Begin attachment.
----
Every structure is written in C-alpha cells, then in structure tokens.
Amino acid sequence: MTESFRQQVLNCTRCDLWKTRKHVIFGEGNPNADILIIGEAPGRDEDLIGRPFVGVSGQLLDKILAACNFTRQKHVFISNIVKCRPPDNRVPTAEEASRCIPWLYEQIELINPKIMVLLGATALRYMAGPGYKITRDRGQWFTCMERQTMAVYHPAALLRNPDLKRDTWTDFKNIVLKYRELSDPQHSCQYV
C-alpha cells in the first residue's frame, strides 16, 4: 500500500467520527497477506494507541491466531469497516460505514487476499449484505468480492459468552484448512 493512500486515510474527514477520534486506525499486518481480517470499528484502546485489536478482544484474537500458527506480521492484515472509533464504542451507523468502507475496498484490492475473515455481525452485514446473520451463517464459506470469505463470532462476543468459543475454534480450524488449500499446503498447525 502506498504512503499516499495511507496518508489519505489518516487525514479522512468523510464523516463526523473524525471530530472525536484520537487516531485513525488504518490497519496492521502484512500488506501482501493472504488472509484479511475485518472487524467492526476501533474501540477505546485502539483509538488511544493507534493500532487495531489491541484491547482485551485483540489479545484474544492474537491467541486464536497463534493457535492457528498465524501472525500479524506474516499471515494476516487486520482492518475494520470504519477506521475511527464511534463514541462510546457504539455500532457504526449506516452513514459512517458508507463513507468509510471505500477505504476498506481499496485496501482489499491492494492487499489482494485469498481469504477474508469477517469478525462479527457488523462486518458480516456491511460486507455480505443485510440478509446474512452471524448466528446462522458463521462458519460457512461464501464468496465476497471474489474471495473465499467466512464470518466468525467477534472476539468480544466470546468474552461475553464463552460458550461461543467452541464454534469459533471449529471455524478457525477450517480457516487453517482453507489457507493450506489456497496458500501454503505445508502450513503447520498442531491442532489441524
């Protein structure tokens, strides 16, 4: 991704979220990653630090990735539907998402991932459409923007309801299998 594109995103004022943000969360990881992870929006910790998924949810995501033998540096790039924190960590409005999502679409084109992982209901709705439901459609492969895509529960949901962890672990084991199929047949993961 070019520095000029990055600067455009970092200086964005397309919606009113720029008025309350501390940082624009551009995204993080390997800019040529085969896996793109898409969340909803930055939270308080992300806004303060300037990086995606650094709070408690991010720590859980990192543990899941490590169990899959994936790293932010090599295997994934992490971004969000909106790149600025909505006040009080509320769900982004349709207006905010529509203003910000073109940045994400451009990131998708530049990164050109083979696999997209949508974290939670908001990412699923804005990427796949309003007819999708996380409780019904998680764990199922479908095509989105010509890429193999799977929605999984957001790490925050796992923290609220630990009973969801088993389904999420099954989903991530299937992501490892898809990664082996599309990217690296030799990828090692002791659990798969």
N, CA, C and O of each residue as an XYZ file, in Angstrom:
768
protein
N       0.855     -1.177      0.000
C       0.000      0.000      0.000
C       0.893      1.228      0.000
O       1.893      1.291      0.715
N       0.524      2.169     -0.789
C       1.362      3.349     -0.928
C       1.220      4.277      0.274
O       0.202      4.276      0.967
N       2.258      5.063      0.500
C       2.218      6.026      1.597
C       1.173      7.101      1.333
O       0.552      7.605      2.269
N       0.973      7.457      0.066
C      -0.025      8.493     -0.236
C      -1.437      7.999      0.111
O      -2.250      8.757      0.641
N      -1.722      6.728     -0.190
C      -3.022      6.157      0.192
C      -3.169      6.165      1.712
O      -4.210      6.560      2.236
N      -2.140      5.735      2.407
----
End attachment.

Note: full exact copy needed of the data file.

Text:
Every structure is written in C-alpha cells, then in structure tokens.
Amino acid sequence: MTESFRQQVLNCTRCDLWKTRKHVIFGEGNPNADILIIGEAPGRDEDLIGRPFVGVSGQLLDKILAACNFTRQKHVFISNIVKCRPPDNRVPTAEEASRCIPWLYEQIELINPKIMVLLGATALRYMAGPGYKITRDRGQWFTCMERQTMAVYHPAALLRNPDLKRDTWTDFKNIVLKYRELSDPQHSCQYV
C-alpha cells in the first residue's frame, strides 16, 4: 500500500467520527497477506494507541491466531469497516460505514487476499449484505468480492459468552484448512 493512500486515510474527514477520534486506525499486518481480517470499528484502546485489536478482544484474537500458527506480521492484515472509533464504542451507523468502507475496498484490492475473515455481525452485514446473520451463517464459506470469505463470532462476543468459543475454534480450524488449500499446503498447525 502506498504512503499516499495511507496518508489519505489518516487525514479522512468523510464523516463526523473524525471530530472525536484520537487516531485513525488504518490497519496492521502484512500488506501482501493472504488472509484479511475485518472487524467492526476501533474501540477505546485502539483509538488511544493507534493500532487495531489491541484491547482485551485483540489479545484474544492474537491467541486464536497463534493457535492457528498465524501472525500479524506474516499471515494476516487486520482492518475494520470504519477506521475511527464511534463514541462510546457504539455500532457504526449506516452513514459512517458508507463513507468509510471505500477505504476498506481499496485496501482489499491492494492487499489482494485469498481469504477474508469477517469478525462479527457488523462486518458480516456491511460486507455480505443485510440478509446474512452471524448466528446462522458463521462458519460457512461464501464468496465476497471474489474471495473465499467466512464470518466468525467477534472476539468480544466470546468474552461475553464463552460458550461461543467452541464454534469459533471449529471455524478457525477450517480457516487453517482453507489457507493450506489456497496458500501454503505445508502450513503447520498442531491442532489441524
């Protein structure tokens, strides 16, 4: 991704979220990653630090990735539907998402991932459409923007309801299998 594109995103004022943000969360990881992870929006910790998924949810995501033998540096790039924190960590409005999502679409084109992982209901709705439901459609492969895509529960949901962890672990084991199929047949993961 070019520095000029990055600067455009970092200086964005397309919606009113720029008025309350501390940082624009551009995204993080390997800019040529085969896996793109898409969340909803930055939270308080992300806004303060300037990086995606650094709070408690991010720590859980990192543990899941490590169990899959994936790293932010090599295997994934992490971004969000909106790149600025909505006040009080509320769900982004349709207006905010529509203003910000073109940045994400451009990131998708530049990164050109083979696999997209949508974290939670908001990412699923804005990427796949309003007819999708996380409780019904998680764990199922479908095509989105010509890429193999799977929605999984957001790490925050796992923290609220630990009973969801088993389904999420099954989903991530299937992501490892898809990664082996599309990217690296030799990828090692002791659990798969």
N, CA, C and O of each residue as an XYZ file, in Angstrom:
768
protein
N       0.855     -1.177      0.000
C       0.000      0.000      0.000
C       0.893      1.228      0.000
O       1.893      1.291      0.715
N       0.524      2.169     -0.789
C       1.362      3.349     -0.928
C       1.220      4.277      0.274
O       0.202      4.276      0.967
N       2.258      5.063      0.500
C       2.218      6.026      1.597
C       1.173      7.101      1.333
O       0.552      7.605      2.269
N       0.973      7.457      0.066
C      -0.025      8.493     -0.236
C      -1.437      7.999      0.111
O      -2.250      8.757      0.641
N      -1.722      6.728     -0.190
C      -3.022      6.157      0.192
C      -3.169      6.165      1.712
O      -4.210      6.560      2.236
N      -2.140      5.735      2.407